Mills students and alumnae commemorate a victory for women-only education


Twenty years ago, they made educational history. The students at Mills College in Oakland revolted against the administration’s decision to go coed. The women chanted, they blockaded buildings, they argued their case on television talk shows and they helped produce financial plans for the school’s future.

And then, surprising even themselves, they won. Sixteen days after the students’ strike began, Mills officials reversed course and declared that the undergraduate program would remain just for women — a decision that went against a national trend but is now being commemorated as a wise, if risky, move.

“It was a pretty incredible experience for a group of women to do what we did. And for it to have a positive outcome too, that was key,” recalled Lisa Bach, a 1990 Mills graduate who was active in the strike and is now a publishing executive. “We left college feeling empowered, and that’s what Mills was about at that time.”

Bach and the other women involved in those heady days are being honored this week at the 158-year-old school in the east Oakland hills. Events culminate with a May 15 commencement address by House Speaker Nancy Pelosi (D-San Francisco), herself a graduate of a women-only college.

The presence of the alumnae is a chance for some heroine worship by current undergraduates and an opportunity for the 1,510-student campus to explain how it continues to buck the trend of coeducation.

In 1960 there were 298 women’s colleges in the United States. That number had dropped to 94 by 1990, after many formerly all-male schools went coed and many women’s colleges followed suit, merged with men’s schools or closed. Now, only about 50 campuses survive as primarily women-only schools, according to the Women’s College Coalition, a Hartford, Conn.-based group. That decline “is a harsh reflection of the economic realities in which higher education operates,” said Susan E. Lennon, the coalition’s president.

But since deciding to stay single-sex in 1990, Mills has successfully maintained both its mission and its financial health, Lennon said. “They’ve changed with the times and are really a good example of a school that is thriving today,” she said, noting that the only other women’s colleges on the West Coast are Mount St. Mary’s in Los Angeles and Scripps, which is part of the otherwise coed Claremont Colleges.

Even fervent supporters of women’s colleges agree that they do not appeal to most young women. But they say the option should be preserved for those who want to avoid the possibility of male students dominating classrooms, playing fields and student government.

Karri Donahue, a 1990 graduate who is now a sales director in the food industry, said she at one point wanted to leave Mills for a bigger coed college but changed her mind after she attended an overseas program in which teachers appeared to favor men. So she returned to Mills, convinced of “how lucky I’d been to have the all-women’s environment.”

Early media coverage of the May 1990 protests focused on students’ sobbing reactions and provocative banners proclaiming “Better Dead than Coed.” Then, Donahue helped arrange an appearance by herself and other Mills students on Phil Donahue’s (no relation) popular talk show. That helped generate more sympathetic coverage, pressuring Mills trustees to consider financial alternatives being offered by students, faculty and alumnae.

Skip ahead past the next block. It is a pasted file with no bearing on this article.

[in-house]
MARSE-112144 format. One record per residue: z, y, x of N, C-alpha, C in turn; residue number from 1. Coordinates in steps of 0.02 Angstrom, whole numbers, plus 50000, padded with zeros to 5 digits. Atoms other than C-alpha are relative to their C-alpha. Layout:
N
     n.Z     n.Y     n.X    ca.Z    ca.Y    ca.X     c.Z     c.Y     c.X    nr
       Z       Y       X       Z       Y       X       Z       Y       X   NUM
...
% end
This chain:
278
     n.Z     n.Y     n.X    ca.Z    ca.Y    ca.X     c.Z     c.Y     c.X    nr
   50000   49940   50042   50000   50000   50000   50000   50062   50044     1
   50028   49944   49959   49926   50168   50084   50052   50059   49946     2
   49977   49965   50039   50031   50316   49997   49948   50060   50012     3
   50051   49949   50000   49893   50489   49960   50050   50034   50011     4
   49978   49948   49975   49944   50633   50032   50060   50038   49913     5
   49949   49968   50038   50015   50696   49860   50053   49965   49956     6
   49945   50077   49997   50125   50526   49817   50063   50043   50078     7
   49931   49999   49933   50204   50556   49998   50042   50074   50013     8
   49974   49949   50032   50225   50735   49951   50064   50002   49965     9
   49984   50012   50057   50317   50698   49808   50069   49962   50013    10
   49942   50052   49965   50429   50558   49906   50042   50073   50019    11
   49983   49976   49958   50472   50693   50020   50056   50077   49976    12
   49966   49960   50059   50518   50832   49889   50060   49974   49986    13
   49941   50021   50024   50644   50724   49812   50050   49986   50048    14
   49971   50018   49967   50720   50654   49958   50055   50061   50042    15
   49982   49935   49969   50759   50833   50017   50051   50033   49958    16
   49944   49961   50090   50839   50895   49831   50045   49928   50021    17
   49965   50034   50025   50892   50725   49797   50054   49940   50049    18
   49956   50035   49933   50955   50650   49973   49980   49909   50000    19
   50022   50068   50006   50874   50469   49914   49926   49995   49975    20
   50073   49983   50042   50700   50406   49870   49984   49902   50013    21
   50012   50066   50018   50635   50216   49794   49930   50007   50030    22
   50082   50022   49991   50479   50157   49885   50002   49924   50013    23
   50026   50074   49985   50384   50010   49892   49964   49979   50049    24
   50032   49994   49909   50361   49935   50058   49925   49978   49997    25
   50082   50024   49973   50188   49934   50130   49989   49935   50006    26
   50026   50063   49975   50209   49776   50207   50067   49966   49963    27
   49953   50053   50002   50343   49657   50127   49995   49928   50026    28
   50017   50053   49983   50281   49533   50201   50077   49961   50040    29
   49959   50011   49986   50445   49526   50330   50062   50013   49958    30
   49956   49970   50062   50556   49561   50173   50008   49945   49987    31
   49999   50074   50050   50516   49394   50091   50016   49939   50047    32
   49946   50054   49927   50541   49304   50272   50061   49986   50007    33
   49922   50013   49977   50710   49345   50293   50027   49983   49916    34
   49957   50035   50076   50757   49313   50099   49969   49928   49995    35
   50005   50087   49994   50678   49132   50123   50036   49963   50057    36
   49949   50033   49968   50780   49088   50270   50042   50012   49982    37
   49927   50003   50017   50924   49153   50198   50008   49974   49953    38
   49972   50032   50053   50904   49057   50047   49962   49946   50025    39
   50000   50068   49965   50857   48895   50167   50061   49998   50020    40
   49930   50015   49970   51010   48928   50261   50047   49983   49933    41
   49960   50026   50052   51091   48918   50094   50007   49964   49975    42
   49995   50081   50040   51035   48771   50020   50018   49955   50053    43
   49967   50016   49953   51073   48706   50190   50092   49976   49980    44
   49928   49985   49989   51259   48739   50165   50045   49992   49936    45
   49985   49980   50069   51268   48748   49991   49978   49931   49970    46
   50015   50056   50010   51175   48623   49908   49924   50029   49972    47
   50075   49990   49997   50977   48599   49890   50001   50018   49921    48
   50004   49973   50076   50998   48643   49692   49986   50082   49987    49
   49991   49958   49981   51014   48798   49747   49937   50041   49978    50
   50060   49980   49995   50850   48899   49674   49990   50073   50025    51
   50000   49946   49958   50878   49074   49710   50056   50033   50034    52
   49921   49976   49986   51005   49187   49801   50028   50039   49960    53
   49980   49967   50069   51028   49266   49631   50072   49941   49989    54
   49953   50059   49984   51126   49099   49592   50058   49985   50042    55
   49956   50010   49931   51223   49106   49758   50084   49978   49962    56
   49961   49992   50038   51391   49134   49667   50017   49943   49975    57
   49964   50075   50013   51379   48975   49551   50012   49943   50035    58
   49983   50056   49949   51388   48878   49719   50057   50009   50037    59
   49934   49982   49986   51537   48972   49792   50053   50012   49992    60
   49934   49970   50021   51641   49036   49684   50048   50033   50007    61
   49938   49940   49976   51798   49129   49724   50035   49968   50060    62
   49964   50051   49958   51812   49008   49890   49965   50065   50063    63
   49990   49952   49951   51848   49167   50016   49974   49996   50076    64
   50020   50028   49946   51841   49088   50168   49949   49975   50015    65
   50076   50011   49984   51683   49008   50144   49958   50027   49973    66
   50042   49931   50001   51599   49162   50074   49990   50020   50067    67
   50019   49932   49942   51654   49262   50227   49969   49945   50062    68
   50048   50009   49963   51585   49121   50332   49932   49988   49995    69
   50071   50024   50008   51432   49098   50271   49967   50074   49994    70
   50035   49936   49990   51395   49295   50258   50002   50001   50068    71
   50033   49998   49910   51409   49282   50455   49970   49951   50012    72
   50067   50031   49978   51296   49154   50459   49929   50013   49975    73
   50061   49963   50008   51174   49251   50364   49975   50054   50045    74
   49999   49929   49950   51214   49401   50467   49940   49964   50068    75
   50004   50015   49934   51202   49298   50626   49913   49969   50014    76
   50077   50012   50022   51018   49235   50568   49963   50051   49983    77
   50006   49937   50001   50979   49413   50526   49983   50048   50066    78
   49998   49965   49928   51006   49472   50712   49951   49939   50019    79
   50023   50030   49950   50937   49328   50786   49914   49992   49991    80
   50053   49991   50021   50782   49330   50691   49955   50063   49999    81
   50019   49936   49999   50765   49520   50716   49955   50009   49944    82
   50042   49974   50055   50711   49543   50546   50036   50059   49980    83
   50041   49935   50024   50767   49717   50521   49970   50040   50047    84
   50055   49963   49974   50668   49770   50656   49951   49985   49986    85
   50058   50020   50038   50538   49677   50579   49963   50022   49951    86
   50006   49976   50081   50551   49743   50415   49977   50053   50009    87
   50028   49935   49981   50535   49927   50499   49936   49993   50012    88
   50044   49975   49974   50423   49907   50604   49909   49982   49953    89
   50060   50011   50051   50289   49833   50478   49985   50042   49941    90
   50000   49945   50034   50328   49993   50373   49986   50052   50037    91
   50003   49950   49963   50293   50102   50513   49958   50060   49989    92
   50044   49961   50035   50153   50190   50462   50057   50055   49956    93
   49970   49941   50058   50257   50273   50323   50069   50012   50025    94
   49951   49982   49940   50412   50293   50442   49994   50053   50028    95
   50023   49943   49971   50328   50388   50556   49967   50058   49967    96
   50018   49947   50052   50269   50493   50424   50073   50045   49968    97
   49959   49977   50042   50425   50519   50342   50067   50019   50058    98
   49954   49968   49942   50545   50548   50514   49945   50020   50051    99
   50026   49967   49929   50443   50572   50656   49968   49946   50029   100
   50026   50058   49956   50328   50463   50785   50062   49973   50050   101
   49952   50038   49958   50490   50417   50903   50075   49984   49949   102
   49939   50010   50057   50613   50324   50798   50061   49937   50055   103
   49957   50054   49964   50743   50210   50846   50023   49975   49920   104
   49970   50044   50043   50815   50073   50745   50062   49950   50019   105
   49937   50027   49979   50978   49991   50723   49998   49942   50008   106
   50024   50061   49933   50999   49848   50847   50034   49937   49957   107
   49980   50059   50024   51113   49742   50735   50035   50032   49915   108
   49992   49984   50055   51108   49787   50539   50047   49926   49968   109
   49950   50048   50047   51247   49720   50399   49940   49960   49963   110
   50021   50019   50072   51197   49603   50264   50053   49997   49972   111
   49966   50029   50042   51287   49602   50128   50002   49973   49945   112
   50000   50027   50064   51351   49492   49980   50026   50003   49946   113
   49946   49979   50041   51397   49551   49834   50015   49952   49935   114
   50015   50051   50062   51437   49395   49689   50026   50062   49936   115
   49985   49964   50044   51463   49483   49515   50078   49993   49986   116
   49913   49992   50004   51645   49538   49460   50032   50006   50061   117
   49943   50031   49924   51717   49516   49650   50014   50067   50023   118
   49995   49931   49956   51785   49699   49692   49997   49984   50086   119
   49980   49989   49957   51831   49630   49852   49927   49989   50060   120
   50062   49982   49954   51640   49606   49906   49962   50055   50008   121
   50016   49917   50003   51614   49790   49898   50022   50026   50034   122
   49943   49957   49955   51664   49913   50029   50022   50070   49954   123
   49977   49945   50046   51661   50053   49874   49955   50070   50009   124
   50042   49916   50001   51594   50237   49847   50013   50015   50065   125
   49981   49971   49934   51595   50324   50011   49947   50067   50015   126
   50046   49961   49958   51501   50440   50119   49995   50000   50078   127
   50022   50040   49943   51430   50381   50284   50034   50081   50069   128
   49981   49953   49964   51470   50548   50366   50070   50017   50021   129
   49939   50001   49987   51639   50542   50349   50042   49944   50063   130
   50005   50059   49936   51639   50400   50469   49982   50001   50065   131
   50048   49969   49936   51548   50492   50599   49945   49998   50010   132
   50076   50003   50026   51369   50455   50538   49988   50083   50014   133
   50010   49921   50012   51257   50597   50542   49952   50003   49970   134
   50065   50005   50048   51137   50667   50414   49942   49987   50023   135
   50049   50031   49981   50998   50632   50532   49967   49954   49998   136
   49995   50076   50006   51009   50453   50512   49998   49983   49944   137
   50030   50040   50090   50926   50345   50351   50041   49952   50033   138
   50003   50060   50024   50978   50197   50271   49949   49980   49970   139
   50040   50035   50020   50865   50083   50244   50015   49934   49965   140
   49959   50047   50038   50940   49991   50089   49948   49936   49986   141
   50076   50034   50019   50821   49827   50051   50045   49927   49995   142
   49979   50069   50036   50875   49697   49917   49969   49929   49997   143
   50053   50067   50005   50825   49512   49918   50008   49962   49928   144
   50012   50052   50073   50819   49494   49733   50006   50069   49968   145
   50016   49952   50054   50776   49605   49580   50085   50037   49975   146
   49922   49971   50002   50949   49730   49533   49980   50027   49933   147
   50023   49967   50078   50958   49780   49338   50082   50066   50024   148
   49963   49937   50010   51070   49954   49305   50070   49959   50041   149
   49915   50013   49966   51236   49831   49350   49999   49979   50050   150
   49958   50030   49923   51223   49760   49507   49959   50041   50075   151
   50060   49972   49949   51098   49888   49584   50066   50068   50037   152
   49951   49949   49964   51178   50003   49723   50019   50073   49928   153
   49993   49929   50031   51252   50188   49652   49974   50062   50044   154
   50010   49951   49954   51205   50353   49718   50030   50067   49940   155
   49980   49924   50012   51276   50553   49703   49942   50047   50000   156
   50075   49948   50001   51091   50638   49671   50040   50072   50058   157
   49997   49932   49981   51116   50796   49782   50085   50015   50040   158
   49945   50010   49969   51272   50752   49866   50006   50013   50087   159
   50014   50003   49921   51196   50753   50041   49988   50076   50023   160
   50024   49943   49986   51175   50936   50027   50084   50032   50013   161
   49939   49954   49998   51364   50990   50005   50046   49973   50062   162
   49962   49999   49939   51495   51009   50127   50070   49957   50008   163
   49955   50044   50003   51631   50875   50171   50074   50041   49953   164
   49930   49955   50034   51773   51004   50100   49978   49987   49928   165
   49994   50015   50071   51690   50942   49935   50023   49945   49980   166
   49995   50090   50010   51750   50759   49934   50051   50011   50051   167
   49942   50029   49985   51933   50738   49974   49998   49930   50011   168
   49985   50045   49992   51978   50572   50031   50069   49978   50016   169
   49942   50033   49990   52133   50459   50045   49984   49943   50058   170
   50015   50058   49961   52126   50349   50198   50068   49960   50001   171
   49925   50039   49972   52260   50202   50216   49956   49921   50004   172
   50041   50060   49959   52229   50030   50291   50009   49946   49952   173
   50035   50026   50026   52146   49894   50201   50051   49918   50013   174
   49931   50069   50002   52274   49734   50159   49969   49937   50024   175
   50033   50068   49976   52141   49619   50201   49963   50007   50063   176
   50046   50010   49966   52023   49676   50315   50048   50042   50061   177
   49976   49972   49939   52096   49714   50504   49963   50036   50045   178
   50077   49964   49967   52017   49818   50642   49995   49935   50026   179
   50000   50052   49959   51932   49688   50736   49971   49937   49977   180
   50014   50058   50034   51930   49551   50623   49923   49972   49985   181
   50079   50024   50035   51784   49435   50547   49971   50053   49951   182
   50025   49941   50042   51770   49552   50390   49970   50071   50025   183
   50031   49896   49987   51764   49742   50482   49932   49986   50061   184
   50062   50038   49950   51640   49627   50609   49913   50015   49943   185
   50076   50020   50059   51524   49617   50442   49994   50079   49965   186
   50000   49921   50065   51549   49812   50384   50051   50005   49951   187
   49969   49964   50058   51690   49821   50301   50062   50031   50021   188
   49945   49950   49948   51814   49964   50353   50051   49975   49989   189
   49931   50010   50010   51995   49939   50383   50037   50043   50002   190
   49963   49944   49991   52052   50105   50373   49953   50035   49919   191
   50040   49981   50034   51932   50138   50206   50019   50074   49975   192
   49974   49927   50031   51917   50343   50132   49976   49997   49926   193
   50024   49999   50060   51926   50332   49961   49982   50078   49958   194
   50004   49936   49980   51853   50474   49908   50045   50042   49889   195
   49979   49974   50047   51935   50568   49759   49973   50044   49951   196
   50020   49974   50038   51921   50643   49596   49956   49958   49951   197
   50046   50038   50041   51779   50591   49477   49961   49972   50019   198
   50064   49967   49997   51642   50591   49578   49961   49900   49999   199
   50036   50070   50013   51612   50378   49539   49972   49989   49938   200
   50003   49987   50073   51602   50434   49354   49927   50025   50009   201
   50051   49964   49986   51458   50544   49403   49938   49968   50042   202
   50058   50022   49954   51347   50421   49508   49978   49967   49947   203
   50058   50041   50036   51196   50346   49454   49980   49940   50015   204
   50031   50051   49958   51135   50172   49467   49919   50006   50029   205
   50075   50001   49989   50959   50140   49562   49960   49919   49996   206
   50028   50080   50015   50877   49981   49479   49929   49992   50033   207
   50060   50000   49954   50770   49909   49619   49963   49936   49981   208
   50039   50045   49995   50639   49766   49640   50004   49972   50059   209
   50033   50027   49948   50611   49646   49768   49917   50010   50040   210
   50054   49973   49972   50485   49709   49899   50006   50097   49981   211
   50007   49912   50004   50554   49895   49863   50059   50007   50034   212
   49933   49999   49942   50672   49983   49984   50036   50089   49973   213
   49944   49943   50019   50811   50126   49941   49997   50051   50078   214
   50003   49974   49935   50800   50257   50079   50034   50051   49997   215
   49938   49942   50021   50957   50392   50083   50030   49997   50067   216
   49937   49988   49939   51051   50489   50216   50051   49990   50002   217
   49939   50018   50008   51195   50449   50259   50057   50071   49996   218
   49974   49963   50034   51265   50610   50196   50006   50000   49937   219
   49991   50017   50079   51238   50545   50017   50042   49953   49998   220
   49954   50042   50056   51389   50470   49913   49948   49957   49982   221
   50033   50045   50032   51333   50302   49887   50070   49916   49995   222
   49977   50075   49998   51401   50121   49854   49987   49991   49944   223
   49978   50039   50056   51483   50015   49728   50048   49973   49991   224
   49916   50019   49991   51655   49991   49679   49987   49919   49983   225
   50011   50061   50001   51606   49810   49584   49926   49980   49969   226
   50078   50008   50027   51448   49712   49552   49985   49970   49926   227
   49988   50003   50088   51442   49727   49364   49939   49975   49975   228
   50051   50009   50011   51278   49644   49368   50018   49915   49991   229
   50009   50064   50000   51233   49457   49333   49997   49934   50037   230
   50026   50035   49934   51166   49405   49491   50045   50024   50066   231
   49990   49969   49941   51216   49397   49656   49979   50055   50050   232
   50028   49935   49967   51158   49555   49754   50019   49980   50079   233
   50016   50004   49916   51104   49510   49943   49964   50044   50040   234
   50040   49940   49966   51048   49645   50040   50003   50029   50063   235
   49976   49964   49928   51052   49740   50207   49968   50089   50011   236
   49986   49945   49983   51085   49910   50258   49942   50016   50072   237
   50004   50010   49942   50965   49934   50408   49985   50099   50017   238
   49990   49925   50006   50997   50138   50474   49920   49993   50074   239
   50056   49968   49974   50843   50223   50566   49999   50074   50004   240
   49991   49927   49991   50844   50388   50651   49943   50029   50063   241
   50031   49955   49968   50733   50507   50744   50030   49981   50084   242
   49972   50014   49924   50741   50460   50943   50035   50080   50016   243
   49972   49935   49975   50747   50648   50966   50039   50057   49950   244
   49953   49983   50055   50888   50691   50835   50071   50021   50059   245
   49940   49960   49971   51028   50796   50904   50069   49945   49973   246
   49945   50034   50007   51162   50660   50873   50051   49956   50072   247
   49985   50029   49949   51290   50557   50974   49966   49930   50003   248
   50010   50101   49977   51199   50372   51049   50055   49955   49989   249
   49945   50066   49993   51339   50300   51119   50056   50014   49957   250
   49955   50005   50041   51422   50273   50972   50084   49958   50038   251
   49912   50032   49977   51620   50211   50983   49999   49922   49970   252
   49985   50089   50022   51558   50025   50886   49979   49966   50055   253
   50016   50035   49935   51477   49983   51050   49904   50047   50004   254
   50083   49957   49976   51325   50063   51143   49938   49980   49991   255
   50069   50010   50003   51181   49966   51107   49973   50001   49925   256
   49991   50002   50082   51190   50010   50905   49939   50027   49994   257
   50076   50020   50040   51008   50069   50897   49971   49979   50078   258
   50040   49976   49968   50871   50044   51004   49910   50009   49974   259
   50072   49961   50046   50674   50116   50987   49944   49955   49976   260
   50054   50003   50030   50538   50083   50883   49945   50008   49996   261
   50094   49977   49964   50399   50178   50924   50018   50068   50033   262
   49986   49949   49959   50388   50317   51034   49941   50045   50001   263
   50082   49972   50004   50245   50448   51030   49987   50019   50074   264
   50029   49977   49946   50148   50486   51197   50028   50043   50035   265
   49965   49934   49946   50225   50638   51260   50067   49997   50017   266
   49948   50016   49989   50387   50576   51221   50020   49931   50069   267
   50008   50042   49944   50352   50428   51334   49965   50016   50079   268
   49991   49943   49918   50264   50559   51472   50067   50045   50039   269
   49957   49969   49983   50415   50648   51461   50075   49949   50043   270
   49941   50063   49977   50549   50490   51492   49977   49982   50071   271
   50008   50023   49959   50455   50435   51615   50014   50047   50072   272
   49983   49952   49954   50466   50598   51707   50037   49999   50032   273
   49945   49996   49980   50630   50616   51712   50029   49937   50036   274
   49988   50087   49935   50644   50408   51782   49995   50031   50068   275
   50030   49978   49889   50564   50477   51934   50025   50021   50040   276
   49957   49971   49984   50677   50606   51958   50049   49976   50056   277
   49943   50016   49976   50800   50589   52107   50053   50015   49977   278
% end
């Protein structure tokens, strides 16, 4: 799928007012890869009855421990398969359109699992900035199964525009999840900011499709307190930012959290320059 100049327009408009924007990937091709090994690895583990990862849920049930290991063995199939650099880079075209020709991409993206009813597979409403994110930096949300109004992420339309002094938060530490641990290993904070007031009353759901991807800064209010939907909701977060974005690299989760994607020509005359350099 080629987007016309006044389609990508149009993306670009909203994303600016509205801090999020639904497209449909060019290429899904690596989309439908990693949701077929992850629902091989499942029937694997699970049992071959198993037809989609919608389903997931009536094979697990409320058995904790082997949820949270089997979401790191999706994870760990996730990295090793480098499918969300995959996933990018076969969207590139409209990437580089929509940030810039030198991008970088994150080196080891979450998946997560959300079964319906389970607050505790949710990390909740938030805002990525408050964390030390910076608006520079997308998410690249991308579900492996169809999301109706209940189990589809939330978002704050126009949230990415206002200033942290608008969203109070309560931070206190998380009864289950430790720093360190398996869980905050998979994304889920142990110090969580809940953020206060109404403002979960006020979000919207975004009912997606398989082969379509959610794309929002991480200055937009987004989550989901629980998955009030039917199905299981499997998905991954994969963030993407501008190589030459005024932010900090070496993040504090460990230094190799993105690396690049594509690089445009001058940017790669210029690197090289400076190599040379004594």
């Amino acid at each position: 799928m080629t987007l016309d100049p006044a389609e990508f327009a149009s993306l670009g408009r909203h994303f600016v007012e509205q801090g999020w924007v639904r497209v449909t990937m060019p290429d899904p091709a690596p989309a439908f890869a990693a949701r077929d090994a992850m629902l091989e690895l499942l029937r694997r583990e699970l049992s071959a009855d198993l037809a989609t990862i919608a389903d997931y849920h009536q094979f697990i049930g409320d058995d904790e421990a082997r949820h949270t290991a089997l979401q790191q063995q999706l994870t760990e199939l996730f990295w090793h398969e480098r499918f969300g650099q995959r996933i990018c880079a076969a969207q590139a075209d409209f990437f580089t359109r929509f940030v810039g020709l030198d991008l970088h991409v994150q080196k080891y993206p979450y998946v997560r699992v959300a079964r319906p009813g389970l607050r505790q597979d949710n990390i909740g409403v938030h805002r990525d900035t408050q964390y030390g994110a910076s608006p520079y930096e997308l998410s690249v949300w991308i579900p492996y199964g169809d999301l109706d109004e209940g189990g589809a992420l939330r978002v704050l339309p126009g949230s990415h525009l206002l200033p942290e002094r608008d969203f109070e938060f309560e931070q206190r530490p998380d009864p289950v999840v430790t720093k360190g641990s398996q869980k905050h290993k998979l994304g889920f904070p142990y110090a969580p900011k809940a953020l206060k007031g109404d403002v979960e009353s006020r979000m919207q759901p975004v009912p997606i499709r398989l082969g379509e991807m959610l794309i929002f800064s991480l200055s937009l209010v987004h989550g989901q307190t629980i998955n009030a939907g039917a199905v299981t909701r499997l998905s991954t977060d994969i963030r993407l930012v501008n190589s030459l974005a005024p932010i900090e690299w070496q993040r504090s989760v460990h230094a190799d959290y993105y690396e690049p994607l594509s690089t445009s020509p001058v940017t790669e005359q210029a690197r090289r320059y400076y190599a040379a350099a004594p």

The strike “was probably the one thing in my life I’ve felt incredibly sure of. I knew it was the right thing,” Donahue recalled at a recent campus reception honoring the protesters. “I think it’s good to commemorate it so people don’t become complacent and know that every person can make a difference.”

By many measures, Mills is a stronger place than it was 20 years ago when enrollment and financial problems mounted. And it is more stable, having been led since 1991 by President Janet L. Holmgren, who recently announced that she will step down next year.

Mills has aggressively recruited older, commuter and part-time students and now enrolls about 930 undergraduates, compared to 777 in 1990. Its graduate-degree population has more than doubled to 584 students including those in education, management, music and creative writing. Graduate classes always have been open to men, and about 122 are now enrolled.

Mills’ endowment is about $176 million, up from $71 million in 1990. The lushly landscaped school recently constructed new buildings for natural science, the graduate school of business and graduate student apartments.

But Mills has not reached the 1,000-undergraduate student target negotiated in the 1990 reversal plan. Though it’s more competitive now, Mills offers admission to about 60% of applicants, a much higher rate than at more elite women’s colleges such as Smith and Wellesley, both in Massachusetts. And while it is more racially and economically diverse than in 1990, the school faces constant pressure to provide financial aid to help cover its $47,000 price tag for tuition, fees, room and board.

In 1990, “the notion that an institution could be powerful and prosper and thrive as a women’s college was not yet well established,” Holmgren said in an interview. Since then, the possibility of turning coed has never been seriously considered, she said. The college, she said, “has decided to celebrate its strengths and move forward on its strengths.”

Symbolizing that, Holmgren later led the reception crowd of about 100 in an enthusiastic rendition of the protesters’ favorite chant, which has become a Mills anthem: “Strong Women, Proud Women, All Women, Mills Women!”

Sophomore Anna Moreno said she wanted to thank the 1990 protesters. “It’s admirable to fight for something you believe in, something you know has value. And women’s education has value,” said the 20-year-old history major.